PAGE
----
Previous studies indicate that antibiotic exposure may possibly predispose children to chronic diseases, including IBD18 and JIA.19 Our study supports the hypothesis that antibiotic exposure is associated with an increased risk of developing JIA. This effect was significant after adjusting for confounders such as infection. These findings were also dose dependent, strongest within 1 year of diagnosis, specific to antibacterial antimicrobial agents, and robust to numerous sensitivity analyses. Together, these results suggest a possible role for antibiotics in JIA pathogenesis. This public health finding is potentially important, considering that approximately one-quarter of antibiotics prescribed for children, and an estimated one-half of antibiotics for acute respiratory infections, may be unnecessary and potentially avoidable.31,32
The human microbiome plays important roles in immune regulation and self-tolerance.33 Disturbance of the intestinal microbiome has been linked to several autoimmune diseases, including IBD,34,35 rheumatoid arthritis,36–40 and at least 1 category of JIA.14 After antibiotic treatment, commensal microbial populations often recover within ∼3 months, including in young children.17,41 However, rates of microbial recovery are variable, and incomplete recovery of certain taxa may persist for ≥6 months, particularly after repeated antibiotic exposures.15–17,42 Our finding that antibiotic exposure is most strongly associated with JIA within 1 year of diagnosis (and 6 months of first symptom/referral) supports the hypothesis that antibiotic-induced microbiome dysregulation could precipitate JIA in children predisposed to this disease.
In addition to a causal relationship, alternative explanations for this association are protopathic bias (treatment of early JIA symptoms with antibiotics) and confounding from infection. We found no evidence of protopathic bias in a sensitivity analysis that used first joint symptom or rheumatology referral as the index date. Unfortunately, we could not study or exclude subjects with systemic JIA, who present with symptoms including fever and rash that might initially be confused with infection and treated with antibiotics. However, systemic JIA usually presents acutely and only comprises ∼5% to 10% of all JIA diagnoses.43 This JIA category, therefore, is unlikely to fully explain the association with antibiotics, including exposures 6 to 12 months before diagnosis.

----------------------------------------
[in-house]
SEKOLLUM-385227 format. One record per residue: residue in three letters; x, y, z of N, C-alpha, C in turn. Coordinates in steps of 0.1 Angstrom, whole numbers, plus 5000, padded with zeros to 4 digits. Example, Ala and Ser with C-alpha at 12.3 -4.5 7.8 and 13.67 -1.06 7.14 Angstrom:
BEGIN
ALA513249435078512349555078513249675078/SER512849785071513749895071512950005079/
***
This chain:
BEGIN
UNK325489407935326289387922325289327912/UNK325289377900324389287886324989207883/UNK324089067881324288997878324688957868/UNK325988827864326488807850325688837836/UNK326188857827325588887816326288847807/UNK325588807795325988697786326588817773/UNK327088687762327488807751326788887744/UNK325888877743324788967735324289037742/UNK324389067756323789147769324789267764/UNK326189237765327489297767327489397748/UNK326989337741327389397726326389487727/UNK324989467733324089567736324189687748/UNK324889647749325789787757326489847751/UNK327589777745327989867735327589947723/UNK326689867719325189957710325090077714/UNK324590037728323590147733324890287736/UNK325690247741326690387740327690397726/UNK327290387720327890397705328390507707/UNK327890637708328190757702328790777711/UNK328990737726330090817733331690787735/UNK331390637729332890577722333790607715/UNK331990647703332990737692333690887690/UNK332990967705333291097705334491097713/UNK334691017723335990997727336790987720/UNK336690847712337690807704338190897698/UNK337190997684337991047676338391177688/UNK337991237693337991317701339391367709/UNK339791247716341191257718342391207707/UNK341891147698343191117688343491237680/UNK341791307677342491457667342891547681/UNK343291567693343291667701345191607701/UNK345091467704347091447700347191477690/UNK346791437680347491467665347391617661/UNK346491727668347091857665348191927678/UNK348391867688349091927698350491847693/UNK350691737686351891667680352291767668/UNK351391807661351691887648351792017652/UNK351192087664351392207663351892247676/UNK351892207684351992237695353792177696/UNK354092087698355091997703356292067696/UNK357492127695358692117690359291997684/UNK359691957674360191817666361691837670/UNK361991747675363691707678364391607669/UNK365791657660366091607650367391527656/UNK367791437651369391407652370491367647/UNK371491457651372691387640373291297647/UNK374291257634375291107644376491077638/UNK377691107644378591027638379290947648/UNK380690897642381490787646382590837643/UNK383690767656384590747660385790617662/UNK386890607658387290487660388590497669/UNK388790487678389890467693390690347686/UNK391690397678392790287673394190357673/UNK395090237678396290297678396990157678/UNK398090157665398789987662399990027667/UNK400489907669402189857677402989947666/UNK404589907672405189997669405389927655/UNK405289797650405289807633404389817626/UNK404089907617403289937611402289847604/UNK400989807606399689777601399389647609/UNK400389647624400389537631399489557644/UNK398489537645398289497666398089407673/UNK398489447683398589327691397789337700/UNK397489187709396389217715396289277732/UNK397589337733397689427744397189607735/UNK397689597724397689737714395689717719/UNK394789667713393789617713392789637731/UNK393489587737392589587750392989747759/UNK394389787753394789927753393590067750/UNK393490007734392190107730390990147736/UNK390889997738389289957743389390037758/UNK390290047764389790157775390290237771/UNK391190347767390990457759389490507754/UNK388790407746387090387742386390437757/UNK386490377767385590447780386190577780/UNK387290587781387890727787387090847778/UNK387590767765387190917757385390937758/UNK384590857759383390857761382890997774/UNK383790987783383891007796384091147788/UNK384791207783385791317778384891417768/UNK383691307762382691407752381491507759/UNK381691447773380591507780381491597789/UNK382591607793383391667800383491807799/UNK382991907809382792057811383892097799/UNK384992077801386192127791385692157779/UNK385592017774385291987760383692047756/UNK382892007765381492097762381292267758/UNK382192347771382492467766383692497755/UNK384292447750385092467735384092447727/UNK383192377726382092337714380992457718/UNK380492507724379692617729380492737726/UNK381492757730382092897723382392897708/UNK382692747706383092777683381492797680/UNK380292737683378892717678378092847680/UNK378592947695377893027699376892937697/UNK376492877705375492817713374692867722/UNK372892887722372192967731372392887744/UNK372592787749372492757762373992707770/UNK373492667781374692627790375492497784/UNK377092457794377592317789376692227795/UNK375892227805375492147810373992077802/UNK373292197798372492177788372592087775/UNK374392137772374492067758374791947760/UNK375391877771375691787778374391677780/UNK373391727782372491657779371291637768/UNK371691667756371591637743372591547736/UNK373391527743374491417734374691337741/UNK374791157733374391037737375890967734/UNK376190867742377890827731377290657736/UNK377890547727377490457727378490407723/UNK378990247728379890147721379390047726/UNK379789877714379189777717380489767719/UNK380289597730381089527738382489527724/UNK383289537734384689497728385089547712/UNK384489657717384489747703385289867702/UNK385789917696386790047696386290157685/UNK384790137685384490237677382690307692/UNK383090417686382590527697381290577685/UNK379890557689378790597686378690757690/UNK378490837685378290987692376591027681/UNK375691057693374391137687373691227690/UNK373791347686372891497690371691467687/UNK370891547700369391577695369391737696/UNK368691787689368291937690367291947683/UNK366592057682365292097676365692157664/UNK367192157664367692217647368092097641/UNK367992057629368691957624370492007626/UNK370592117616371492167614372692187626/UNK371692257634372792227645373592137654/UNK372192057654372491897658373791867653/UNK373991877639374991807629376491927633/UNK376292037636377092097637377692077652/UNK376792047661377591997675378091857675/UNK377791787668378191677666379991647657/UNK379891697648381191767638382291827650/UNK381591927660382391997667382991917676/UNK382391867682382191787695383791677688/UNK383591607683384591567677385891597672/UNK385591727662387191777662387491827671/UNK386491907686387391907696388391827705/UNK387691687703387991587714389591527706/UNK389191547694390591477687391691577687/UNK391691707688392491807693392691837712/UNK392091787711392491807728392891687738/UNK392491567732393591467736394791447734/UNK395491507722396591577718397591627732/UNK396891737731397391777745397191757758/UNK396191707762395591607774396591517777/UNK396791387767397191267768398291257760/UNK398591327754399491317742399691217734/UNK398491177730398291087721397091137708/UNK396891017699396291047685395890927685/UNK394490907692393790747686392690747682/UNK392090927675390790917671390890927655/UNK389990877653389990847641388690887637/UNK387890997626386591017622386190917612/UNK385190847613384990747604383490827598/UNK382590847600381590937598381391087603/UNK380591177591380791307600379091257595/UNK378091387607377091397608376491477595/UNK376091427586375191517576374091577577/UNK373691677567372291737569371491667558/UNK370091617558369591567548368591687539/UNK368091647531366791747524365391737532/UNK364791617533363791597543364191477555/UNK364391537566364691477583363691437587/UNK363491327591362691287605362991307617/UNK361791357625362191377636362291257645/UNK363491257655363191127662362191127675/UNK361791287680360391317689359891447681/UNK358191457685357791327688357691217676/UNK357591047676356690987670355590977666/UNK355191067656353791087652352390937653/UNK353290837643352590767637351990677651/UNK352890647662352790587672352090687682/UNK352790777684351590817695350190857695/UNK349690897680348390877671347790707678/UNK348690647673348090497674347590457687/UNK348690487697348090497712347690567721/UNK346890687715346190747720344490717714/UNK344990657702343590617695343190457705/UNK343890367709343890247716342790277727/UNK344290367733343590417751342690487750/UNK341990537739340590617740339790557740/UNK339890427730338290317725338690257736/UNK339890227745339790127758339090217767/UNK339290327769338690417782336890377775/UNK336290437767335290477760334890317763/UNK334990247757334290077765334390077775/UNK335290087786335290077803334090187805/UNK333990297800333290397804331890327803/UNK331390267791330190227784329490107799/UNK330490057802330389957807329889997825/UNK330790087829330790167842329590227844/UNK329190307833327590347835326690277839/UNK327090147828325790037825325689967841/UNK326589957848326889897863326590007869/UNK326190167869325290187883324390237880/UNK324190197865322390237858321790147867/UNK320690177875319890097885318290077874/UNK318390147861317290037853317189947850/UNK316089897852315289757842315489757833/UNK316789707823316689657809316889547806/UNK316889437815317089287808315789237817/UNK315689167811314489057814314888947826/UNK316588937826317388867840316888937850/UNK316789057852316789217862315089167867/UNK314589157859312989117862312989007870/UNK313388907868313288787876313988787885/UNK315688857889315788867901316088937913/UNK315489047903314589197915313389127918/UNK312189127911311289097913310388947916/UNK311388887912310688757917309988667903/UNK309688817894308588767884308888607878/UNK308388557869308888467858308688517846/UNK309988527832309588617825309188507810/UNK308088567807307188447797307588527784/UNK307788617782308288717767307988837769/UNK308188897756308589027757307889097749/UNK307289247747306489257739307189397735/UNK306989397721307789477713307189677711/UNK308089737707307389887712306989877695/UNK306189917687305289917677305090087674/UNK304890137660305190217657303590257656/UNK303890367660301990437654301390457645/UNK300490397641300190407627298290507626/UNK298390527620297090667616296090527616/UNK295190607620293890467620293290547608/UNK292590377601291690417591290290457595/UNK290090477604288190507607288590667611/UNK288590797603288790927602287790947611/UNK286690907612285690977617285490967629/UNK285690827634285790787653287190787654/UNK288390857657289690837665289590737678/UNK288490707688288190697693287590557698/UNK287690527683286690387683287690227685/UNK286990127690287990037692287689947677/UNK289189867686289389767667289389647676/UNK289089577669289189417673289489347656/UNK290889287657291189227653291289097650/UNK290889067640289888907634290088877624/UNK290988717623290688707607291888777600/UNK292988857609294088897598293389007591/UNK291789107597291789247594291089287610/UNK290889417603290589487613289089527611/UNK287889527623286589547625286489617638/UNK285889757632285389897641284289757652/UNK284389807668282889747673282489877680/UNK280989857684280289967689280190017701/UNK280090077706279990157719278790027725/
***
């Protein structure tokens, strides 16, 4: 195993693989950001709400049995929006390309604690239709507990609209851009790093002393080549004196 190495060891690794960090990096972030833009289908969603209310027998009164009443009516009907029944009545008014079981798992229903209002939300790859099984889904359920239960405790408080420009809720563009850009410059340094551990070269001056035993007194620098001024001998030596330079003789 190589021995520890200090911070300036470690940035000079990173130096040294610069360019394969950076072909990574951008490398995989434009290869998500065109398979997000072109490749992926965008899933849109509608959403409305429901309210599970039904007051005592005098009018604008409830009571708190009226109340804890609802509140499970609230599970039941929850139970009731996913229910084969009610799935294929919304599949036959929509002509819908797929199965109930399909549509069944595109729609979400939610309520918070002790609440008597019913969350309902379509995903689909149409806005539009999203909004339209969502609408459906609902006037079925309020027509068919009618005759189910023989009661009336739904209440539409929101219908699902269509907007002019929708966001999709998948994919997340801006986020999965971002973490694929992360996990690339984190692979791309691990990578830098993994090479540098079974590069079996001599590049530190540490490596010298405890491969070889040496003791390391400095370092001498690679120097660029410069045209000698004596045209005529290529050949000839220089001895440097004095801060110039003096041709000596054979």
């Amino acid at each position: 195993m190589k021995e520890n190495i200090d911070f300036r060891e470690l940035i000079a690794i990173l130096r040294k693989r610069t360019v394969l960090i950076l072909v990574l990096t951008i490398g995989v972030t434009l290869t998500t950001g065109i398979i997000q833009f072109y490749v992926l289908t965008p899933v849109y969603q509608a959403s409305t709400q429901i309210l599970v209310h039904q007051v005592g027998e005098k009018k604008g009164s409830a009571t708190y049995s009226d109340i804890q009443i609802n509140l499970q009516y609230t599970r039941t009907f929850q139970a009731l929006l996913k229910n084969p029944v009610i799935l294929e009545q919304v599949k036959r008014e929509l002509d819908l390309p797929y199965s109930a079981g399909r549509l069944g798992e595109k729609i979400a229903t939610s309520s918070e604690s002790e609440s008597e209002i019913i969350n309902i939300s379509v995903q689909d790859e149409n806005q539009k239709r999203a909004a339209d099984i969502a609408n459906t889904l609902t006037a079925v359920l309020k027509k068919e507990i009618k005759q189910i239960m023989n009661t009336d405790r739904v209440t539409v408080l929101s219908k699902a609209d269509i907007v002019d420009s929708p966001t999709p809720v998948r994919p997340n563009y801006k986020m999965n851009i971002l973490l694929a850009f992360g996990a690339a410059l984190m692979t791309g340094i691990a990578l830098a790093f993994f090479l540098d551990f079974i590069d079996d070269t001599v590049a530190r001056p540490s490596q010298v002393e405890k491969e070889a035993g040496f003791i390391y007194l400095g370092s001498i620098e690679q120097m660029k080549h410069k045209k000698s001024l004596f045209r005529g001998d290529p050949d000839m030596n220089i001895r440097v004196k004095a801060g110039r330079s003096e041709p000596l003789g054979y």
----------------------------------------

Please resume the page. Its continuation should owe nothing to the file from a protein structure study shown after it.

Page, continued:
Confounding from infection could occur if infections triggered JIA or if an inherited or acquired immunodeficiency preceded the diagnosis of JIA. We found a significant association between URIs and JIA among unexposed subjects in the months preceding diagnosis. For some subjects, this finding could represent an early predisposition to infection, a short-term infectious trigger, a process exacerbating subclinical arthritis, or an event that merely brought arthritis symptoms to medical attention. Antibiotic-untreated infections can also precipitate changes in children’s microbiota.41 JIA has rarely been reported in association with a definable immunodeficiency,44 but children diagnosed with JIA are at higher risk for serious infection independent of disease treatment.45 In our study, case subjects had more office visits than control subjects and were more likely to be hospitalized for infection. It is unclear whether more severe infections led to more antibiotics, which then triggered autoimmunity in susceptible subjects, or whether JIA-associated immune dysfunction caused more severe illnesses beforehand, for which antibiotics were a marker. Because office visits and hospitalizations could be on the causal pathway between antibiotics and JIA, we did not adjust for these variables in the primary analyses. Of note, the lack of association of JIA with nonbacterial antimicrobial agents argues against the immunodeficiency hypothesis. Indeed, these findings, and the stronger association of JIA with antibiotic-treated URIs than with untreated URIs, support a causal model for antibiotics.
Our study has several strengths. Outpatient prescription data are comprehensive in THIN, and most antibiotics in general pediatrics are prescribed in the outpatient setting, ensuring near complete capture of antibiotic exposure in these children followed up from early infancy. The failure of some subjects to take some or all of the prescribed medication would likely bias results toward the null, suggesting that our study may underestimate the true effect. Although inpatient prescription data were not available, models assuming inpatient antibiotic exposure were similar. Infections were important confounders in the relationship between antibiotics and JIA, and timing of last antibiotic exposure proved important. Our analyses incorporating these factors made this study unique compared with an earlier report.19 JIA itself has previously been validated with 86% positive predictive value.24 The incidence (overall and gender-specific) of JIA in our cohort was similar to earlier published estimates from other western European countries using current classification criteria.46,47 Secondary case definitions designed to increase the specificity of JIA diagnoses yielded similar results. Finally, multiple sensitivity analyses were consistent and robust to a wide range of assumptions.